Header image Hampton Wick Remembers

Can you help?
Do you know of any Hampton Wick people who served in WWI in the field or at home? Please get in touch.

Leslie Woodhouse Cubitt Ireland

Rank: 2nd Lieutenant

Reference: 1897-1917

Cubitt Ireland

Kingston Grammar School's Roll of Honour on which the name of "L W C Ireland" appears

2nd Lieutenant Leslie Woodhouse Cubitt Ireland of the 12th Battalion of the Manchester Regiment died on 12 February 1917. He is buried at the Guards Cemetery, Combles. He is not listed on the Hampton Wick War Memorial but his Commonwealth War Graves Commission (CWGC) entry refers to him as a “native of Hampton Wick” as he had been born in the village on 21 March 1897. His name appears only to have been hyphenated after his death, being used in this form in his CWGC entry and also in his obituary in De Ruvigny (a record of officers killed in the Great War).

At the time of his birth the Cubitt Ireland family lived at Clevelands, (now 12 Station Road) (subsequently demolished and re-built as a care home for the elderly). His father, Henry Cubitt Ireland, was a solicitor. He was baptised on 20 April 1897 at St Mary’s, Teddington. By the time of the 1901 Census the household comprised his father, Henry (40), his mother, Lucy Eveline Ireland (nee Simpson), Leslie and his sister, Beryl (6).

Sometime after 1901, the family left Hampton Wick so that when Leslie Woodhouse Cubitt Ireland joined Kingston Grammar School (KGS) on 15 September 1904 he did so as a boarder having previously been privately tutored. He remained a boarder at KGS until he left the school on 31 July 1911. He is commemorated on the School’s Memorial. In 1911 his parents’ address is given as 109 Biddulph Mansions, Elgin Avenue, Maida Vale.

His academic progress at the school appears to have been rather shaky especially given his obituary in De Ruvigny which describes him as being a “scholar” at KGS. He dropped from first position on admission to fifth by the time of his departure and the only remark upon his record card held by the school is a dismissive comment – “rather weak”! However, he appears to have made a greater mark on the sporting field, winning the Under 13 Long Jump in 1907 with a jump of 12 feet 11 inches and a commendable second place in the following year when he was beaten by R C Sherriff, author of Journey’s End and resident of Hampton Wick. He also took part, according to a report in the November 1910 edition of the school magazine, in a rather amusing race described thus: “In this “rag “ race each donkey blindfold[ed], carried a rider who by making use of his biped’s ears had to steer a course among various obstacles to the winning post. Amid much laughter Strong steered Ireland to victory.”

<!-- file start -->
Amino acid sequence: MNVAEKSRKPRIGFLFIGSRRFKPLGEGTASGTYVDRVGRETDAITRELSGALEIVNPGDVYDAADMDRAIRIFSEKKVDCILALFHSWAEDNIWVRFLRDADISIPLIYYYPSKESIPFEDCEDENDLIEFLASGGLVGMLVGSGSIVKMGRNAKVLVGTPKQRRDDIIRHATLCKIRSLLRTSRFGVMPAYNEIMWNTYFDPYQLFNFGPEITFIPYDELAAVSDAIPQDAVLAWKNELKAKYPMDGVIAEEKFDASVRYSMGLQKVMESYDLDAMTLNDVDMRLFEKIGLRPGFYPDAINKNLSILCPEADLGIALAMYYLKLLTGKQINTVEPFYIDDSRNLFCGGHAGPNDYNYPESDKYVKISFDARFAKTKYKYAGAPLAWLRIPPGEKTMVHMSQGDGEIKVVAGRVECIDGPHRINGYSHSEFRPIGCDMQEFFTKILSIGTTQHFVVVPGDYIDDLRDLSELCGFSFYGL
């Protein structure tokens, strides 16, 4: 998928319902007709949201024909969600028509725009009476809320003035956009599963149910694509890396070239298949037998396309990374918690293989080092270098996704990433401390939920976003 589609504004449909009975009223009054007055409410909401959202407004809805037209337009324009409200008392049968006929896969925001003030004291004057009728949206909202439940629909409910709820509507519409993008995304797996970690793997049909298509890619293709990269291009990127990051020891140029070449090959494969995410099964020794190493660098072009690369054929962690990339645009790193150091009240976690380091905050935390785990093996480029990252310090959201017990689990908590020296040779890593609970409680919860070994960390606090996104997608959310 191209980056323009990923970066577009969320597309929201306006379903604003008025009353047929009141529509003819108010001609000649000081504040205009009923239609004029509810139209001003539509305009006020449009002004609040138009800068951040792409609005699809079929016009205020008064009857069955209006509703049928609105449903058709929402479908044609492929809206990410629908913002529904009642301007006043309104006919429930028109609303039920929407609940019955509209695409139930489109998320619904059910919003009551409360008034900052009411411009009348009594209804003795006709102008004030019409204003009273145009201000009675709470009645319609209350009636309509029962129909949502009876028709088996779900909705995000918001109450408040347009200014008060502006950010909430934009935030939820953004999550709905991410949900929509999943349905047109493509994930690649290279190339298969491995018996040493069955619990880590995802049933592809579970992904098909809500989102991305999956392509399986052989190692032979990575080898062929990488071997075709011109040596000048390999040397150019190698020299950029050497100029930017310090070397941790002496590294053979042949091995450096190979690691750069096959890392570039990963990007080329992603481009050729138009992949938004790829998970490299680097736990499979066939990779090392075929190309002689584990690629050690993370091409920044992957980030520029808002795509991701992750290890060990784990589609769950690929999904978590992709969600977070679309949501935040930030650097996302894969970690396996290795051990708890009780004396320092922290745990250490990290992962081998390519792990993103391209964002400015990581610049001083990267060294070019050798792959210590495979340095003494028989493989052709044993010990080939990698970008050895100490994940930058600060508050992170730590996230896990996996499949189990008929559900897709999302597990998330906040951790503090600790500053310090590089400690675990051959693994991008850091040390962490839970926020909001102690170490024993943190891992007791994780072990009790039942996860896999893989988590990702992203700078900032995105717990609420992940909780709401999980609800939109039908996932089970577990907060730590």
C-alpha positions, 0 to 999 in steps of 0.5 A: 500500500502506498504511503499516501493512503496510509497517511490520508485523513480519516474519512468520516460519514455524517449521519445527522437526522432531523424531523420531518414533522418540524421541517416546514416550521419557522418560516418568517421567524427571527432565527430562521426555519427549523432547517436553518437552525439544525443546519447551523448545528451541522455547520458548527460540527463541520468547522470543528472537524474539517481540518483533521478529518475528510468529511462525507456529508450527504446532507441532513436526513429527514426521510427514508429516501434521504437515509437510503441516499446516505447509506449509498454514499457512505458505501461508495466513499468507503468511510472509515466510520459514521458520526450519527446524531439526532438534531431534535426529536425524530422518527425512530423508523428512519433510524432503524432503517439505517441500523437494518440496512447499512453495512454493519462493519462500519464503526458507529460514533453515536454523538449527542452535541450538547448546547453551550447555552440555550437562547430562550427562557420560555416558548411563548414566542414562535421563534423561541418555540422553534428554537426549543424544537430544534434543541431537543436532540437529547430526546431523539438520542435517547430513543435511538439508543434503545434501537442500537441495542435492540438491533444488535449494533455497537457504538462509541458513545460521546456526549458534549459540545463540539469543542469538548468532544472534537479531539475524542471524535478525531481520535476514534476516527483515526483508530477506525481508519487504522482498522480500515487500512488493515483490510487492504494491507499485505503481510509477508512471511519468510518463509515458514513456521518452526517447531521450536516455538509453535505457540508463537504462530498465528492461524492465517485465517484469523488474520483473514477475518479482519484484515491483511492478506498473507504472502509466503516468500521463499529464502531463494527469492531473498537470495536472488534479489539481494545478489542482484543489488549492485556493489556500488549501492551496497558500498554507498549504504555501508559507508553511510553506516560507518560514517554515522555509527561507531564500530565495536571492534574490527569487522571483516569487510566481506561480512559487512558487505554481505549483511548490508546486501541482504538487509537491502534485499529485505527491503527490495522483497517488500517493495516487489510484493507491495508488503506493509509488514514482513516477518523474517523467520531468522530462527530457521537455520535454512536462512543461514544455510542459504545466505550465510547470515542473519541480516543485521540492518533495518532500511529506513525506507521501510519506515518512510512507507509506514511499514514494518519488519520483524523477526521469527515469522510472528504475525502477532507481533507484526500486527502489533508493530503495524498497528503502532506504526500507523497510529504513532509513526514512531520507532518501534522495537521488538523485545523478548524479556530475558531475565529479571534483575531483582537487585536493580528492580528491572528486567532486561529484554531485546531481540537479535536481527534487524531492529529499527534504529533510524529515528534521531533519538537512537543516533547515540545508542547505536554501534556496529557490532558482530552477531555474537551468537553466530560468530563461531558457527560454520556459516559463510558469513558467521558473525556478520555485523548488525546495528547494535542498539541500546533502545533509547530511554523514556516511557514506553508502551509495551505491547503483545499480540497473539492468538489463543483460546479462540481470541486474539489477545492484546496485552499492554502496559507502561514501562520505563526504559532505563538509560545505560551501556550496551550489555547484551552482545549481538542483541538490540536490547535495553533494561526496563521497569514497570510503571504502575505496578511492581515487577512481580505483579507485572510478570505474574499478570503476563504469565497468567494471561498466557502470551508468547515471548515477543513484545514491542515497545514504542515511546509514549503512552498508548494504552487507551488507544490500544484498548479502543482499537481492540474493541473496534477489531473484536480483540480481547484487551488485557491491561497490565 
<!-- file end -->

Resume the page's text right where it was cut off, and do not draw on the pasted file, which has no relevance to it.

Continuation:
After KGS, Ireland moved to King’s School, Rochester, where he studied until December 1913. His obituary in De Ruvigny again describes him as having been a “scholar” of the school, although the school has not been able to find any specific mention of Ireland holding a scholarship. He did, however, join as a founding member, the newly formed Officers Training Corps (OTC) in November 1911, qualifying as a 1st Class Shot in 1913. As at KGS, Ireland was more notable at King’s for his sporting than his academic success. He was a member of the Football 2nd XI and played in matches against Maidstone School on 2 October 1912 and against HMS Worcester on 6 November 1912. He did pass his Lower Certificate Examination before leaving King’s in December 1913. The Lent Term edition of the school magazine, The Roffensian, in 1914 lists him as an Old Boy and gives his address as 109 Bidduph Mansions, Elgin Avenue, London.

Having left King’s he started training as an actuary with Phoenix Assurance Company. As soon as he reached the age of eighteen he joined the 2nd Public Schools Battalion of the 19th Royal Fusiliers on 21 April 1915. Details of his service career are given both in De Ruvigny and his obituary in The Roffensian. He trained at Epsom, Mansfield, Salisbury and Oxford before being sent to France with the British Expeditionary Force on 10 January 1916. After serving in France for five months he was sent to a Cadet Training School emerging first as a Sergeant and subsequently being commissioned in October 1916 into the Manchester Regiment pending transfer. According to his CWGC entry, he had passed the examination for a permanent commission into the Indian Army. On 15 December 1916 he joined his regiment at the Front. Two months later he was killed in action. His Colonel is quoted in Ireland’s obituary in the Lent issue of 1917 of The Roffensian:

“We feel his loss not only as an excellent officer, but as a friend. He was killed in action during a bad and anxious time and bore himself all through it as a courageous gentleman.”

Ireland is commemorated on King’s Great War Memorial in the Lady Chapel of Rochester Cathedral and also on the memorial board for the Great War in the entrance to the School Hall. His name is read out together with those of the 67 other Old Boys of the School who died in the Great War at King’s Annual Service of Remembrance held at Rochester Cathedral on or near Armistice Day.

By the time of his death his parents were living at 182 Belsize Road, Hampstead. This is probably why Ireland was not included on the Hampton Wick Memorial.

The first phase of this Project is to gather information about the men commemorated on the Hampton Wick War Memorial who fought in the Great War, also known as World War I, WWI or the First World War.

Click here for more information